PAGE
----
1. On 22nd August 1917, one Sirajuddin took a lease of certain zamindari property from Rani Phul Kunwar. A patta and a kabuliyat were executed in evidence of this transaction and the lessee agreed to pay to the lessor Rs. 2,500 in certain instalments. On the same date, Niaz Ahmed stood surety for the lessee and executed a surety bond in favour of Rani Phul Kunwar, whereby he agreed to pay her Rs. 2,500 together with interest at a certain rate in case of default on the part of the lessee and hypothecated his immovable property in her favour.
2. The lessee did not pay the stipulated instalments and a right of suit accrued to Rani Phul Kunwar against the lessee and his surety. In 1924, the surety applied to the Bombay High Court to be declared an insolvent. It is said that notice of this application was issued to Rani Phul Kunwar. We do not know why this notice was given. A copy of this notice is not on the record and we do not know its contents.
3. Niaz Ahmed was duly adjudicated an insolvent. Later on he applied for his discharge. Notice of his application was given to his creditors and presumably to Rani Phul Kunwar who was misdeacribed as the 'wife of H.H. Maharajah Ranjit Singh.' Rani Phul Kunwar was not the wife but the widow of Rai Bahadur Chaudury Ranjit Singh. The insolvent was duly discharged by the Bombay High Court on 17th August' 1926. Rani Phul Kunwar sued on her mortgage and obtained a decree for principal and interest by the sale of the mortgaged property. The decree was passed for a sum of Rs. 4,643-9-0. A final decree was obtained against the mortgagor and in execution of this decree his property was sold for Rs. 479.
4. Rani Phul Kunwar applied for a decree over under Order 34, Rule 6, Civil P.C. Her application was resisted by the mortgagor on the ground that the order of discharge by the Bombay High Court in the exercise of its insolvency jurisdiction completely absolved him from all debts due from him until the date of his discharge and that the order of discharge operated as res judicata. This plea was overruled by the Subordinate Judge of Moradabad and a decree for the balance due on the mortgage after sale of the property was passed in favour of Rani Phul Kunwar.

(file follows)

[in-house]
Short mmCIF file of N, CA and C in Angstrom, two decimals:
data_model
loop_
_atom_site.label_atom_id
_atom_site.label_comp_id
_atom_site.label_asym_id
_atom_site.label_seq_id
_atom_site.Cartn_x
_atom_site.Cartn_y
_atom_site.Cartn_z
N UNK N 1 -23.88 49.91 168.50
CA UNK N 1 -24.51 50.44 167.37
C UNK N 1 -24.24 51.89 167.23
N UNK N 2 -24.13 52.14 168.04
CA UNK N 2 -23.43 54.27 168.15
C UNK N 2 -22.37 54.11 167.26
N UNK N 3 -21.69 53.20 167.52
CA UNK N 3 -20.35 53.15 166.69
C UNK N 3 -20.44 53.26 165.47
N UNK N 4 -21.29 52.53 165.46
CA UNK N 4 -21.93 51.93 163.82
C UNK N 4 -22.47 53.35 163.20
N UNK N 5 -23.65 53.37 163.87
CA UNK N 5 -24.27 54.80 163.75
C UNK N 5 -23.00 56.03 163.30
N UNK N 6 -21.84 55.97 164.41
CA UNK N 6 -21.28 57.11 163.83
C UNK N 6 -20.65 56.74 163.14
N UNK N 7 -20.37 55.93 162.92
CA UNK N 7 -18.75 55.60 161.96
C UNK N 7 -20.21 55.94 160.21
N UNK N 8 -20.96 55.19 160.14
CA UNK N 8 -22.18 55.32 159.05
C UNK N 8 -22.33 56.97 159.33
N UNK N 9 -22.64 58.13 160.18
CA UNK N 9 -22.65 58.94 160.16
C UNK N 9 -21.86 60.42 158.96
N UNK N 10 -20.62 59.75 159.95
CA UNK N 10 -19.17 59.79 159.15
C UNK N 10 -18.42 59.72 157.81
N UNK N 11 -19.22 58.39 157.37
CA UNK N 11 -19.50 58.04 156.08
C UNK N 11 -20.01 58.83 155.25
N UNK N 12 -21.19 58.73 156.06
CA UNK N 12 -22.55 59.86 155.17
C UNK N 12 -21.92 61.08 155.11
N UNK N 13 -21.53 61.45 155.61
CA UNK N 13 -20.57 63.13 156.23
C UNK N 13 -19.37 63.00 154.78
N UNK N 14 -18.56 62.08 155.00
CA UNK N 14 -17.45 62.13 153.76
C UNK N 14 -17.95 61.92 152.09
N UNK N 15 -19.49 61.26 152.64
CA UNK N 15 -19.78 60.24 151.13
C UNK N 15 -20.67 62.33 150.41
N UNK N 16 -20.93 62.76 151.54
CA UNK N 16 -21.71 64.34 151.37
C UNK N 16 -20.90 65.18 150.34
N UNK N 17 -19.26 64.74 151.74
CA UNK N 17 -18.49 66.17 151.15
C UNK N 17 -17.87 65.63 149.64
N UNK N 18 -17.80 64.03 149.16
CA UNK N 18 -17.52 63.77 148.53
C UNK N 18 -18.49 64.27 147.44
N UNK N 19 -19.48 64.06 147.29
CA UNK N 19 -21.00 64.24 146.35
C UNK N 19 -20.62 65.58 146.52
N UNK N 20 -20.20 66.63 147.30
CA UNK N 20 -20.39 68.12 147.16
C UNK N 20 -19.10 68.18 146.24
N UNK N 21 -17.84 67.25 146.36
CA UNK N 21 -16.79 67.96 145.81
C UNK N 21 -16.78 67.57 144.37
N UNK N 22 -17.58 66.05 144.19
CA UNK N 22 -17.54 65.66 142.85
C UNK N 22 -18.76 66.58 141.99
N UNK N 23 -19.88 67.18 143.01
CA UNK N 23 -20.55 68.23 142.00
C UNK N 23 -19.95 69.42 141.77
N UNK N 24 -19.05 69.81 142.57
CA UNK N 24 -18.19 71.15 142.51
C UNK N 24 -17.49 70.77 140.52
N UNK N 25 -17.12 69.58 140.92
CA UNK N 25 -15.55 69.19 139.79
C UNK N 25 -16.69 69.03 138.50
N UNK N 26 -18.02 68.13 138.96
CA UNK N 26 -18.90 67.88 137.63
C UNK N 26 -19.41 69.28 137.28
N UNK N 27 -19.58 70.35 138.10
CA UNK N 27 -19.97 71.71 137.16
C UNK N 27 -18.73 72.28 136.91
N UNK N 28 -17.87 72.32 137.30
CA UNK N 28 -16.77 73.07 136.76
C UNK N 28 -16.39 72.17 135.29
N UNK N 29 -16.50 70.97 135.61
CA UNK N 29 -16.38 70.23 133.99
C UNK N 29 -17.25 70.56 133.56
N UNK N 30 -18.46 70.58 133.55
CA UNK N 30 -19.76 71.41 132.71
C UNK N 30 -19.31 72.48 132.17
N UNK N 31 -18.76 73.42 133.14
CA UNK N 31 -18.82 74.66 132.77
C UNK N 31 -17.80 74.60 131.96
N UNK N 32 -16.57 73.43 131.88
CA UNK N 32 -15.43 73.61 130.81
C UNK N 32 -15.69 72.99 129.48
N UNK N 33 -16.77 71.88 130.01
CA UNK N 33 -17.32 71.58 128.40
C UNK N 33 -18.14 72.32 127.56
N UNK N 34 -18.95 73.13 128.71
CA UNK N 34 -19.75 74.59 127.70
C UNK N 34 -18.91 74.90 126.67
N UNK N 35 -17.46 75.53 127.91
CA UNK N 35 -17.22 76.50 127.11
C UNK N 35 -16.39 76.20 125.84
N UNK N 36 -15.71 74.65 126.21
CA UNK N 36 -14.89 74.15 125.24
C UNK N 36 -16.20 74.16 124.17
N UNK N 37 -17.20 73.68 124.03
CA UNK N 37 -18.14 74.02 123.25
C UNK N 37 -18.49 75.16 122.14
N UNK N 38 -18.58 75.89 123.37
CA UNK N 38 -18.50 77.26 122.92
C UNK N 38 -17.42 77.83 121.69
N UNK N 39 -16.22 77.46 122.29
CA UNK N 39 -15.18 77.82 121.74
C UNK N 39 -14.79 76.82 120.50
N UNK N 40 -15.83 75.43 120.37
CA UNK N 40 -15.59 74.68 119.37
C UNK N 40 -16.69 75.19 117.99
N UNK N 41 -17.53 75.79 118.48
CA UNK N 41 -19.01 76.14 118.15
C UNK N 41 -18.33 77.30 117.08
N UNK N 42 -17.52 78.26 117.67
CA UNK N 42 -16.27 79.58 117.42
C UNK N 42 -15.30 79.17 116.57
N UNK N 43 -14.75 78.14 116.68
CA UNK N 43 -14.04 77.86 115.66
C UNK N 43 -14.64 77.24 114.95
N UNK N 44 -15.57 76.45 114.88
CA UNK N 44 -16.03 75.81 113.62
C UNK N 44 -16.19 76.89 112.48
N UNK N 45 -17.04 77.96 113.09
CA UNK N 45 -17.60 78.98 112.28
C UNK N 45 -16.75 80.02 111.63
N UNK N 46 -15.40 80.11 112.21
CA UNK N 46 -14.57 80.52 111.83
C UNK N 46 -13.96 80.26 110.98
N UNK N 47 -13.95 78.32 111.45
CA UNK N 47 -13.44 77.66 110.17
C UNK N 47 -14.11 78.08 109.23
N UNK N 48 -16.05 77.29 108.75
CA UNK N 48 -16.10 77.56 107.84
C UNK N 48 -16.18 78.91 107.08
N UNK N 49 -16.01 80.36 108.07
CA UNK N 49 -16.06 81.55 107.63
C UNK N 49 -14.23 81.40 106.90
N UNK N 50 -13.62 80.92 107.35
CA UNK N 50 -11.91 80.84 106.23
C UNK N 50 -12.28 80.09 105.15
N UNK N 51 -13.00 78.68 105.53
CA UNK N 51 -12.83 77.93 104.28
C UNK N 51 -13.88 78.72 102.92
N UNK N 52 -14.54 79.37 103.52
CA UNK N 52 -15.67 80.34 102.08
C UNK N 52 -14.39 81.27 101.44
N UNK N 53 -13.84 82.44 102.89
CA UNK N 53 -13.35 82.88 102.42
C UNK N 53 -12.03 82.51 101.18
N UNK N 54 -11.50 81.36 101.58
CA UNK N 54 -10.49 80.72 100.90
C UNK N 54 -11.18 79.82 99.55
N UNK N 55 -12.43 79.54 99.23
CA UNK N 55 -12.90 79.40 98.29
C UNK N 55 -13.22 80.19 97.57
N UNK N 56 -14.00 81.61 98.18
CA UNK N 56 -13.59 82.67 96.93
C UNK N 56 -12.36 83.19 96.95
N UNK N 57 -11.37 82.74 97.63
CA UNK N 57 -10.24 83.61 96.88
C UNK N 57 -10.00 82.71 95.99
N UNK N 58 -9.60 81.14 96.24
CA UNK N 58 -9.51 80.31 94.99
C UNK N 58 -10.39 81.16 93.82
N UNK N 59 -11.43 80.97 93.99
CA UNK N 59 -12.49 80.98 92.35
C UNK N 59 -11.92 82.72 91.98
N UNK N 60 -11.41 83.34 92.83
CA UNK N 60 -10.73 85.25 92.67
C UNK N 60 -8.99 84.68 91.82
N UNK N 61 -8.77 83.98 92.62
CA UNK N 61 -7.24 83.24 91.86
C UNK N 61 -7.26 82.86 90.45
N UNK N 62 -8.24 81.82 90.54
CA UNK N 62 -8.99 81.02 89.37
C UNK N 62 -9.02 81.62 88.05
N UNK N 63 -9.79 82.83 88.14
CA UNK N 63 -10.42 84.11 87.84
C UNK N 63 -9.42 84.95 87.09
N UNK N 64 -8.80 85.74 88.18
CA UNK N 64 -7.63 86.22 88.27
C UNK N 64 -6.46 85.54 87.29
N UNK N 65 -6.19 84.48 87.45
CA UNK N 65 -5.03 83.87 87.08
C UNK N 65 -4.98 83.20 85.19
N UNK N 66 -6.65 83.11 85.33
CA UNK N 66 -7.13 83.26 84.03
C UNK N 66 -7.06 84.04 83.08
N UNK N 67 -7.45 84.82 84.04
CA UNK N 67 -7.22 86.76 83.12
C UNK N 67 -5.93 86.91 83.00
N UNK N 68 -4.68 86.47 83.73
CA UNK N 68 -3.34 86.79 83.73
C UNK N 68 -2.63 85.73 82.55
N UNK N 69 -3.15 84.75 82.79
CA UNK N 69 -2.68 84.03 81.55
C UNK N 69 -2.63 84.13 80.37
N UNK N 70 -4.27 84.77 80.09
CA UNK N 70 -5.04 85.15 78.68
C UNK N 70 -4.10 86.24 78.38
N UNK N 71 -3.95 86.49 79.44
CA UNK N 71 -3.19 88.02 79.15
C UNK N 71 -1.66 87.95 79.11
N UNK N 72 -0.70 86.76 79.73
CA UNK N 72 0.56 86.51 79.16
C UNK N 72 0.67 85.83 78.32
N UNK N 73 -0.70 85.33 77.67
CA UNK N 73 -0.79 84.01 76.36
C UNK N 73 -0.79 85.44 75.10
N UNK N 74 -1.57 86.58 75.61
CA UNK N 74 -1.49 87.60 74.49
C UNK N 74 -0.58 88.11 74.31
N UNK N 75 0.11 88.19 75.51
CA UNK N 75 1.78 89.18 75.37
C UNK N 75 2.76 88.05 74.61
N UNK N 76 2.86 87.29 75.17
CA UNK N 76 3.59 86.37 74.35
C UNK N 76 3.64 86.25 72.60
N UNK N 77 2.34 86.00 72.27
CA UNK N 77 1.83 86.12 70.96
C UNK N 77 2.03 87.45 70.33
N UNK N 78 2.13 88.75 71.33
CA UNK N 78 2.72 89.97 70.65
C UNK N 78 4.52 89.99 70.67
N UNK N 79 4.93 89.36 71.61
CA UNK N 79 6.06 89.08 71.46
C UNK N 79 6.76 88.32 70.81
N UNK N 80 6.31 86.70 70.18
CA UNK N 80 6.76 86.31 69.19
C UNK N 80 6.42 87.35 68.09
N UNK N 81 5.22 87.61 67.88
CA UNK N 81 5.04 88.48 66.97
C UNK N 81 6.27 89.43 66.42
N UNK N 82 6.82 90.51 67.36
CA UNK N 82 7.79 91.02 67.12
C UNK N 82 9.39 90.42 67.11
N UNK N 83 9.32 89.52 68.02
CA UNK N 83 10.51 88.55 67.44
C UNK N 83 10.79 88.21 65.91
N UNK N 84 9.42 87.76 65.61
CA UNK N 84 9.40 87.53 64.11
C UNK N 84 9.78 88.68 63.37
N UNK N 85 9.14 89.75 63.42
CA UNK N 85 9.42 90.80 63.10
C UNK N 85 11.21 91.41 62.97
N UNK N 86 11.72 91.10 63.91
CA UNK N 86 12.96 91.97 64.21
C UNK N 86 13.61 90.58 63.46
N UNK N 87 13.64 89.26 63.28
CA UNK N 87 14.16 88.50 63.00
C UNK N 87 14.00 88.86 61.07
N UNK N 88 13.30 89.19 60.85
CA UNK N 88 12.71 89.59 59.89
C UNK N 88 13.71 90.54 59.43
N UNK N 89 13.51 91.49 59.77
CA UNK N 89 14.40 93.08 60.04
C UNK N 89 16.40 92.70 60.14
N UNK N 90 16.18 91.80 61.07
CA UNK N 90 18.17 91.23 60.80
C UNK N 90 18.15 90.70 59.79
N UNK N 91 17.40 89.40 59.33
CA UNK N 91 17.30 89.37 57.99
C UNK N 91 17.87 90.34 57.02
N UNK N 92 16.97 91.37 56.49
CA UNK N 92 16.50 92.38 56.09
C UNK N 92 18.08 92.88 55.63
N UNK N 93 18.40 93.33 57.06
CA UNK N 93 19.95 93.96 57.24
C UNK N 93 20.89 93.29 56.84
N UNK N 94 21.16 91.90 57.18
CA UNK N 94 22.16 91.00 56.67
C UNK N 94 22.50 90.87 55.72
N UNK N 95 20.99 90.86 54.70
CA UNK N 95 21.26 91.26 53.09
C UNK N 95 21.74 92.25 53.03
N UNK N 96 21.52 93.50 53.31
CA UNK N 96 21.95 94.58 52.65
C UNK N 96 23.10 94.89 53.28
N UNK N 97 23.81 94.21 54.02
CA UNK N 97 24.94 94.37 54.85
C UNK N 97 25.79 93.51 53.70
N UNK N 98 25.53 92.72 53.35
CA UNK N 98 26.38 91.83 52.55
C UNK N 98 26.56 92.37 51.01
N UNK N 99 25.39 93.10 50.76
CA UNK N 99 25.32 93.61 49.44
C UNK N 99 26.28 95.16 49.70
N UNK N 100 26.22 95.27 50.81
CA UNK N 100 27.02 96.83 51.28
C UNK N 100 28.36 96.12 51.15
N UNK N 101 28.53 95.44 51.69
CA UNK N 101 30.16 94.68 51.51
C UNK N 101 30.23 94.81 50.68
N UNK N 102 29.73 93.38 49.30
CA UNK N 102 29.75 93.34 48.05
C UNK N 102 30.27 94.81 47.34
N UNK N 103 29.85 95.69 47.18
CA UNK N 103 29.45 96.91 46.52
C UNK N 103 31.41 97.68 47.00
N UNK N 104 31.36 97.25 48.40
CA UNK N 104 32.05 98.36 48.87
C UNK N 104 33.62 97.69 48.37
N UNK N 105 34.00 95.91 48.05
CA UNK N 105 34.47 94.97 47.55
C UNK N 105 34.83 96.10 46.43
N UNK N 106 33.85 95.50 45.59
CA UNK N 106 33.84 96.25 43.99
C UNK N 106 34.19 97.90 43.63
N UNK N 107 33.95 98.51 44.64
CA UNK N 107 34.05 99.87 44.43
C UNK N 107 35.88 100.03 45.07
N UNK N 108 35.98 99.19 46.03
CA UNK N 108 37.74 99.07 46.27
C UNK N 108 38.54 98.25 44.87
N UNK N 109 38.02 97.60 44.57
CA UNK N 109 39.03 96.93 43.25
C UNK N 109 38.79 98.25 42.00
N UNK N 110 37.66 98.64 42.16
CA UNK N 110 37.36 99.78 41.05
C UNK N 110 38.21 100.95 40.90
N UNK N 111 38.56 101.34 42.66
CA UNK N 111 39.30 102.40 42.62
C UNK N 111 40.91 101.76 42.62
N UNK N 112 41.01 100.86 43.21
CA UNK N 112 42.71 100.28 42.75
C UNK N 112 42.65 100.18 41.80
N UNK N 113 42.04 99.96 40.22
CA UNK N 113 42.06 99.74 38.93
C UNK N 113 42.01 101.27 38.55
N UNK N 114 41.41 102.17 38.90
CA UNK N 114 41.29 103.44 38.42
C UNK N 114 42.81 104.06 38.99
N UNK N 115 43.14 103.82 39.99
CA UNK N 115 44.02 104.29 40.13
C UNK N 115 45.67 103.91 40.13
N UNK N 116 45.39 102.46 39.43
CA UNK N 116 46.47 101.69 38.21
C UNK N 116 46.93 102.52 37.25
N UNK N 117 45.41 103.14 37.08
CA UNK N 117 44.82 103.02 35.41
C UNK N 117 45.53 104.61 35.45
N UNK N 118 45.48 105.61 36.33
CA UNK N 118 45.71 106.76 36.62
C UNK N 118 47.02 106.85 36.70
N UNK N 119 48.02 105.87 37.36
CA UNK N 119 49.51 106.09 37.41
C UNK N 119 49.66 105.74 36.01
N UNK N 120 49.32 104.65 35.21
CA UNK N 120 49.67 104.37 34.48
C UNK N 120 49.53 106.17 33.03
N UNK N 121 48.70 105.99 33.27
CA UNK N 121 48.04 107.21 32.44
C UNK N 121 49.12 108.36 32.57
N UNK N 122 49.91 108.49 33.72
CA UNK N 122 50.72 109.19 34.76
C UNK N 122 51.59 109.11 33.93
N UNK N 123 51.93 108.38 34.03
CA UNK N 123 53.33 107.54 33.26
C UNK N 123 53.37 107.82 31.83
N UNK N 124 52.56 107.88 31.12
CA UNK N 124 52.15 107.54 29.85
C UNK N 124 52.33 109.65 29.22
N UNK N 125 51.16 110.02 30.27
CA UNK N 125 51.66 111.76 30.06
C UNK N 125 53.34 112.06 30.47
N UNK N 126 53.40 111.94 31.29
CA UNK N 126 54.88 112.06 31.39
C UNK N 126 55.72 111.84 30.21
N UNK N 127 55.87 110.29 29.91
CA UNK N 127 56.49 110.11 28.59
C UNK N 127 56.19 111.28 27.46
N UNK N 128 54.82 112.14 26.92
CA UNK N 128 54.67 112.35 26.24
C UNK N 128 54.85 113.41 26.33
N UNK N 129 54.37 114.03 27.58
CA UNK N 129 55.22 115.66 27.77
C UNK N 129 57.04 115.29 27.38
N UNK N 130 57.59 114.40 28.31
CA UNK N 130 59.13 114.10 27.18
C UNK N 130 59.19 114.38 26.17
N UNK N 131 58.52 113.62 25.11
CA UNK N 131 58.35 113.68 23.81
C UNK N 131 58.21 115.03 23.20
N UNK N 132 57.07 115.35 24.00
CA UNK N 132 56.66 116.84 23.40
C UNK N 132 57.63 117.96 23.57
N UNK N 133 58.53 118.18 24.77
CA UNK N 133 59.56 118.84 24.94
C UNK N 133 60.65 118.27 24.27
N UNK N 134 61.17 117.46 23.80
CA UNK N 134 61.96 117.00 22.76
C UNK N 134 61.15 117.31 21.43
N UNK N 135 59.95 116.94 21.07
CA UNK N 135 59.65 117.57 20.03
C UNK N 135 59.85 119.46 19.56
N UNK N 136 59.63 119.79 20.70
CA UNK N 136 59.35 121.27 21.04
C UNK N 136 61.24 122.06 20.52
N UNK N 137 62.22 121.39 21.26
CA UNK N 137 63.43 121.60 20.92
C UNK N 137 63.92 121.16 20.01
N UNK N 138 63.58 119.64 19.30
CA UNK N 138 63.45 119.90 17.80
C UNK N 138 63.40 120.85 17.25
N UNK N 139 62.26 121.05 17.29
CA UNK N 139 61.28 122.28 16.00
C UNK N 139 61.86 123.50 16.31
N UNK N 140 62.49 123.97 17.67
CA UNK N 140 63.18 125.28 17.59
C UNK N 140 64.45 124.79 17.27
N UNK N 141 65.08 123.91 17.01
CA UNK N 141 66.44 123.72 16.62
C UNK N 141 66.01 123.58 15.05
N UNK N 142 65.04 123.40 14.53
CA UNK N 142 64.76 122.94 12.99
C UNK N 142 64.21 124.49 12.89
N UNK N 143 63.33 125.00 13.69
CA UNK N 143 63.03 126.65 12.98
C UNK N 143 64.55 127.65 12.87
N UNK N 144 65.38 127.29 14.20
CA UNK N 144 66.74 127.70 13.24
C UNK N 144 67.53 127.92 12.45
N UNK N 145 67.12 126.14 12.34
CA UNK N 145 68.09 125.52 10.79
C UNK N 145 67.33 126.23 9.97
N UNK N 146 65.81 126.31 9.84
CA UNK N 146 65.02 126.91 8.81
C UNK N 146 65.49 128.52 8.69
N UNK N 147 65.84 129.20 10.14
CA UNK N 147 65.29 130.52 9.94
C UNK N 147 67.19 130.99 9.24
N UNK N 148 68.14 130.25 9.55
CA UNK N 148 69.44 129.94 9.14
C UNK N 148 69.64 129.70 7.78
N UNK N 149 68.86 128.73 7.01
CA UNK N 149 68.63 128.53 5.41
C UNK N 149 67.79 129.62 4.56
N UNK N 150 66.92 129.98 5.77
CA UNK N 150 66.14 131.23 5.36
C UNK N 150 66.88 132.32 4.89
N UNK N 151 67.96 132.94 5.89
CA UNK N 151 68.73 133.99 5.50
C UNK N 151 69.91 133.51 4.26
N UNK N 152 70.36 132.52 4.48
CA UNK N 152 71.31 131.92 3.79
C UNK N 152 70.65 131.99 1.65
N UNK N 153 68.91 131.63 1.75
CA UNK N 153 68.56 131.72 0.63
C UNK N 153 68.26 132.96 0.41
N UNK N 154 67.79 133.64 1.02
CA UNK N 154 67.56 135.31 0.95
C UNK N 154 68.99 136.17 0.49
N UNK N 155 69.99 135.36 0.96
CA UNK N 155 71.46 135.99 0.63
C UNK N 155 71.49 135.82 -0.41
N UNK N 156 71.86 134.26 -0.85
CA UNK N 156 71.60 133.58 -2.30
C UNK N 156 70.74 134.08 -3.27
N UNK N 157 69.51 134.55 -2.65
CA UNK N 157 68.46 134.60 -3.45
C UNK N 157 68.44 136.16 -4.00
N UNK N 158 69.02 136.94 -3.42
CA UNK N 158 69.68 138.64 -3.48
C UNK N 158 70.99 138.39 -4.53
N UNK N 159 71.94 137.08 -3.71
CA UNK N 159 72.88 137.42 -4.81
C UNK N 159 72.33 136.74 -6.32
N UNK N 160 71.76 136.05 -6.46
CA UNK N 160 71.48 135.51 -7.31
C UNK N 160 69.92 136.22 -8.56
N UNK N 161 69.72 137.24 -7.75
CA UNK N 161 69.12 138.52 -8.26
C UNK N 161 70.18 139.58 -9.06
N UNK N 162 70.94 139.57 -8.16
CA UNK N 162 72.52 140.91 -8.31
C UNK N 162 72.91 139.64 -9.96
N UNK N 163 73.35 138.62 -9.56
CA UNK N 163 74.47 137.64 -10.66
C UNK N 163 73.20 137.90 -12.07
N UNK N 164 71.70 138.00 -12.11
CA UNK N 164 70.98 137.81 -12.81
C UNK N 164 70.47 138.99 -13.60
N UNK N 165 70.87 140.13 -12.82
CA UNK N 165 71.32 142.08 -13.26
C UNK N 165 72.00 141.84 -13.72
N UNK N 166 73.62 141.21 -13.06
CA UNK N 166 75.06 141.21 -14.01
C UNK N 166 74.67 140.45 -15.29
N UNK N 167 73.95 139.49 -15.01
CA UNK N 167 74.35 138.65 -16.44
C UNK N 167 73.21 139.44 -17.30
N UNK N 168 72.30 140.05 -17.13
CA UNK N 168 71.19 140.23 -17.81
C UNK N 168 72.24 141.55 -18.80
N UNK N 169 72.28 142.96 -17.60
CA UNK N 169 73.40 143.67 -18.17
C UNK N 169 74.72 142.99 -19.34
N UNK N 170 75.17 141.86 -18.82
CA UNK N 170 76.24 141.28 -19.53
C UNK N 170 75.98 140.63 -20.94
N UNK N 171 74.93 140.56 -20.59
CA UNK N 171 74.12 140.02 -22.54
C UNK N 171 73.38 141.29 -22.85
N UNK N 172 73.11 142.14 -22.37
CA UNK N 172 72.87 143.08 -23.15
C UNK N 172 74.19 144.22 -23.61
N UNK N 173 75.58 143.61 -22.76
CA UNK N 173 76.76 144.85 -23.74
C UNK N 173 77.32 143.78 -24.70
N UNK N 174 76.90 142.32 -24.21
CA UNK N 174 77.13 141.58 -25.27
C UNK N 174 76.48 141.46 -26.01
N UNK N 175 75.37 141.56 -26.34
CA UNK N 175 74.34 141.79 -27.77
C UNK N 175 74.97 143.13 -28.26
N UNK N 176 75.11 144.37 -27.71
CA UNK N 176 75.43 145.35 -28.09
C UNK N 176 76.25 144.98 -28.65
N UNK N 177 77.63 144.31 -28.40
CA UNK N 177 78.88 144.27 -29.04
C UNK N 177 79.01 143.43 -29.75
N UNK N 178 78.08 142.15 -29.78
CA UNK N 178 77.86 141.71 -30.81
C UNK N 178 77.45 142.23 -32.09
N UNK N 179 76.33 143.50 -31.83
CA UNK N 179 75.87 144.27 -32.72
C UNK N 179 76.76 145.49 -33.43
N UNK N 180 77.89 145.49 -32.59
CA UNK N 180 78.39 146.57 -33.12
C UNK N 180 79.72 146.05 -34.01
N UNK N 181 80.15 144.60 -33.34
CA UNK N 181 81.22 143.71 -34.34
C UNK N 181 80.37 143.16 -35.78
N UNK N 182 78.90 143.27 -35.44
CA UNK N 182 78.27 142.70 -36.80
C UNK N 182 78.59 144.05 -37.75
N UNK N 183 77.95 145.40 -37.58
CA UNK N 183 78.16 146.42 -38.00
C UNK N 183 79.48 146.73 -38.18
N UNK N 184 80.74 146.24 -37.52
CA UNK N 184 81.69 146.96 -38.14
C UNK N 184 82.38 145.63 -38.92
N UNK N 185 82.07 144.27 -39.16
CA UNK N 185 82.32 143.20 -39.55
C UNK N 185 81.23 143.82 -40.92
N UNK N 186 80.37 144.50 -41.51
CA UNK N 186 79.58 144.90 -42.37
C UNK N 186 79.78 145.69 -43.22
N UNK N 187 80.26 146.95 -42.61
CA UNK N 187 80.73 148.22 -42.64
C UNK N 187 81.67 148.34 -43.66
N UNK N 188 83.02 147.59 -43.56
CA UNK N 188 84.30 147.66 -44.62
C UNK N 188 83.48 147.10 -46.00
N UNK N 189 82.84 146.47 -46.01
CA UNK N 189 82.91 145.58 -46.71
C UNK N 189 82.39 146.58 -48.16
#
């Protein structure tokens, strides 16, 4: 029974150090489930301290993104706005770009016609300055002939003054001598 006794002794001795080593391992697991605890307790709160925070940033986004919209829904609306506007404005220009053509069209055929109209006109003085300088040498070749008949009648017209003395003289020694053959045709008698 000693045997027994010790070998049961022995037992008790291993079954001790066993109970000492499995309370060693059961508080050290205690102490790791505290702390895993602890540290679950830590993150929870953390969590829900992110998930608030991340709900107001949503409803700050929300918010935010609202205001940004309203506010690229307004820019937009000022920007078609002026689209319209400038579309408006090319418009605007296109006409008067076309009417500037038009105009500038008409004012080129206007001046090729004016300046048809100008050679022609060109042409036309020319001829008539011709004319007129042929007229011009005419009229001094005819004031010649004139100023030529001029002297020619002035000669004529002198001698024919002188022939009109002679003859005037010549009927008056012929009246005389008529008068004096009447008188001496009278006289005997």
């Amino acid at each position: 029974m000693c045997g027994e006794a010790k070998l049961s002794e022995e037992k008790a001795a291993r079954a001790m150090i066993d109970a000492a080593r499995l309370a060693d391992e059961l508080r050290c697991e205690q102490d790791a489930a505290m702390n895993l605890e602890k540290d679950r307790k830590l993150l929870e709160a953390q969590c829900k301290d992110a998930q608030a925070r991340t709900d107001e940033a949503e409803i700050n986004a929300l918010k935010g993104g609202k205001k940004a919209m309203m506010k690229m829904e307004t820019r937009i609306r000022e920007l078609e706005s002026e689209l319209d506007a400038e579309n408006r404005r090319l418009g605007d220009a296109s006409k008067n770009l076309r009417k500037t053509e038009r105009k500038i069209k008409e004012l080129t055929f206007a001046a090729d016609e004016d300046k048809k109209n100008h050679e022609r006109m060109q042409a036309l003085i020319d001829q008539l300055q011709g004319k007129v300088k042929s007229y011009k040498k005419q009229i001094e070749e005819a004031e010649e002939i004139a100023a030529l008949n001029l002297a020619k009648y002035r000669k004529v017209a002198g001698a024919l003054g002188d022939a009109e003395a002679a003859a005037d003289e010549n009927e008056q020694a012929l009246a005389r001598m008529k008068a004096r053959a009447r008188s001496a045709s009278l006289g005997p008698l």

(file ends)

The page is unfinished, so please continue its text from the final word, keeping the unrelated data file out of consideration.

5. Niaz Ahmad has applied to this Court for a revision of this order under Section 115, Civil P.C. Where a simple money decree has been passed under Order 34, Rule 6, Civil P.C. the remedy of the defendant is to file an appeal. Where another remedy exists by statute, an application for revision under Section 115, Civil P.C. is not competent. Rani Phul Kunwar being a secured creditor, the debt due to her was not provable in bankruptcy. Under Section 17, Presidency Towns Insolvency Act, the order of adjudication does not affect the power of any secured creditor to realize or otherwise deal with his security as he would have been entitled to independently of that section.
6. The order of discharge has no more effect upon the right of the secured creditor than the order of adjudication. Under Section 45(2),
an order of discharge shall release the insolvent from all debts provable in insolvency.
7. The debt due to a secured creditor is not a debt provable in insolvency. The order of adjudication and the subsequent order of discharge cannot affect the rights of the secured creditor which flow from the mortgage contract. There is no difference in this respect between the Provincial and the Presidency Towns Insolvency Acts. Where a mortgagor has been adjudicated an insolvent with reference to certain debts which were provable in insolvency the order of adjudication and the order of discharge do not and cannot prejudicially affect the legal rights of the creditor against the debtor in respect of debts which were not provable in insolvency.
8. The mortgagee was entitled to a decree over under Order 34, Rule 6, Civil P.C., if on the date of his application
the balance was legally recoverable from the defendant otherwise than out of the property sold.
9. The mortgaged property was sold in execution of Rani Phul Kunwar's decree after the order of discharge. The right to a decree under Order 34, Rule 6, Civil P.C. did not accrue till after the sale of the property. The right to a personal decree was not time barred on the date of the presentation of the application. The order of discharge cannot take away the statutory right of the decree-holder which materialized long after the order of discharge. We hold that the decree was rightly passed. Our attention has been drawn to Section 128, Contract Act. This section is irrelevant. We dismiss the application with costs.